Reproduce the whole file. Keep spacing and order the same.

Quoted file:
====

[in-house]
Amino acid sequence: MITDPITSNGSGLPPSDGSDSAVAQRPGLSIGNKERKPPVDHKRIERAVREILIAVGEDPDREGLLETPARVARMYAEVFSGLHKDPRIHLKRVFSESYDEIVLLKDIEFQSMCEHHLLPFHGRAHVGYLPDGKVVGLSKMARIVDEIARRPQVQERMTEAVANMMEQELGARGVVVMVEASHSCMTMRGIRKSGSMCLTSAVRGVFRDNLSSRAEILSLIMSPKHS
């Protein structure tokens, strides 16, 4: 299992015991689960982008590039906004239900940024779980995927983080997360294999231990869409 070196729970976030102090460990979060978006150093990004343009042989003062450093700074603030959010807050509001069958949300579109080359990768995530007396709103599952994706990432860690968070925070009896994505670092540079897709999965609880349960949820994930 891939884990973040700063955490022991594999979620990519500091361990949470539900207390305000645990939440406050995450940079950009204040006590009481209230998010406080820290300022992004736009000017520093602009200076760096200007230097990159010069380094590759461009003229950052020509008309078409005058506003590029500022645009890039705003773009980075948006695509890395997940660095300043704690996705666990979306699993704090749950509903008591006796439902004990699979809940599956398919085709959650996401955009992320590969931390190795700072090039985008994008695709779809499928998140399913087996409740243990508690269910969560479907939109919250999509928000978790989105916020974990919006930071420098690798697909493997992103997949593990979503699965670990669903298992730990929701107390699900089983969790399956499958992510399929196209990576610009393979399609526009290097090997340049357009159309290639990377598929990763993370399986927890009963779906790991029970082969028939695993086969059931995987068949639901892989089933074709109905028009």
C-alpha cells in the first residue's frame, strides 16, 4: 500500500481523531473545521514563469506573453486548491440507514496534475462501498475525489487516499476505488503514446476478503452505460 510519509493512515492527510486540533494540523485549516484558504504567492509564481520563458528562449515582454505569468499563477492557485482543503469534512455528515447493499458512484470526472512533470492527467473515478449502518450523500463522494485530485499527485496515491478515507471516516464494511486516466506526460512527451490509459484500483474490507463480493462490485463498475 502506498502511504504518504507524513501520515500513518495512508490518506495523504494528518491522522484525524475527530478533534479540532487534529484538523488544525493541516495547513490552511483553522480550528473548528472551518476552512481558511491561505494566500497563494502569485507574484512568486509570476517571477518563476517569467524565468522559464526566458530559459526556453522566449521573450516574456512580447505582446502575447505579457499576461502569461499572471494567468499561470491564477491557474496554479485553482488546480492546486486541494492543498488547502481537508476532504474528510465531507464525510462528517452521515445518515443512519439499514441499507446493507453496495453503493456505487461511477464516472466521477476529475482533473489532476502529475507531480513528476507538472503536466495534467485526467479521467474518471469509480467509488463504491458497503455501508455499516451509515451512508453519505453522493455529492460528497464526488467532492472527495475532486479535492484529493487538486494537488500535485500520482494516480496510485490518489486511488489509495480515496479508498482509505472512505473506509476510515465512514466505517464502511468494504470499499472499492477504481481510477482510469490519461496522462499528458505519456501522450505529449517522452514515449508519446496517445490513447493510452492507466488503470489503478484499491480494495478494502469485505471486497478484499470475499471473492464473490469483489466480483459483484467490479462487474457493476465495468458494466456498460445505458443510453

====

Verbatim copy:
[in-house]
Amino acid sequence: MITDPITSNGSGLPPSDGSDSAVAQRPGLSIGNKERKPPVDHKRIERAVREILIAVGEDPDREGLLETPARVARMYAEVFSGLHKDPRIHLKRVFSESYDEIVLLKDIEFQSMCEHHLLPFHGRAHVGYLPDGKVVGLSKMARIVDEIARRPQVQERMTEAVANMMEQELGARGVVVMVEASHSCMTMRGIRKSGSMCLTSAVRGVFRDNLSSRAEILSLIMSPKHS
């Protein structure tokens, strides 16, 4: 299992015991689960982008590039906004239900940024779980995927983080997360294999231990869409 070196729970976030102090460990979060978006150093990004343009042989003062450093700074603030959010807050509001069958949300579109080359990768995530007396709103599952994706990432860690968070925070009896994505670092540079897709999965609880349960949820994930 891939884990973040700063955490022991594999979620990519500091361990949470539900207390305000645990939440406050995450940079950009204040006590009481209230998010406080820290300022992004736009000017520093602009200076760096200007230097990159010069380094590759461009003229950052020509008309078409005058506003590029500022645009890039705003773009980075948006695509890395997940660095300043704690996705666990979306699993704090749950509903008591006796439902004990699979809940599956398919085709959650996401955009992320590969931390190795700072090039985008994008695709779809499928998140399913087996409740243990508690269910969560479907939109919250999509928000978790989105916020974990919006930071420098690798697909493997992103997949593990979503699965670990669903298992730990929701107390699900089983969790399956499958992510399929196209990576610009393979399609526009290097090997340049357009159309290639990377598929990763993370399986927890009963779906790991029970082969028939695993086969059931995987068949639901892989089933074709109905028009």
C-alpha cells in the first residue's frame, strides 16, 4: 500500500481523531473545521514563469506573453486548491440507514496534475462501498475525489487516499476505488503514446476478503452505460 510519509493512515492527510486540533494540523485549516484558504504567492509564481520563458528562449515582454505569468499563477492557485482543503469534512455528515447493499458512484470526472512533470492527467473515478449502518450523500463522494485530485499527485496515491478515507471516516464494511486516466506526460512527451490509459484500483474490507463480493462490485463498475 502506498502511504504518504507524513501520515500513518495512508490518506495523504494528518491522522484525524475527530478533534479540532487534529484538523488544525493541516495547513490552511483553522480550528473548528472551518476552512481558511491561505494566500497563494502569485507574484512568486509570476517571477518563476517569467524565468522559464526566458530559459526556453522566449521573450516574456512580447505582446502575447505579457499576461502569461499572471494567468499561470491564477491557474496554479485553482488546480492546486486541494492543498488547502481537508476532504474528510465531507464525510462528517452521515445518515443512519439499514441499507446493507453496495453503493456505487461511477464516472466521477476529475482533473489532476502529475507531480513528476507538472503536466495534467485526467479521467474518471469509480467509488463504491458497503455501508455499516451509515451512508453519505453522493455529492460528497464526488467532492472527495475532486479535492484529493487538486494537488500535485500520482494516480496510485490518489486511488489509495480515496479508498482509505472512505473506509476510515465512514466505517464502511468494504470499499472499492477504481481510477482510469490519461496522462499528458505519456501522450505529449517522452514515449508519446496517445490513447493510452492507466488503470489503478484499491480494495478494502469485505471486497478484499470475499471473492464473490469483489466480483459483484467490479462487474457493476465495468458494466456498460445505458443510453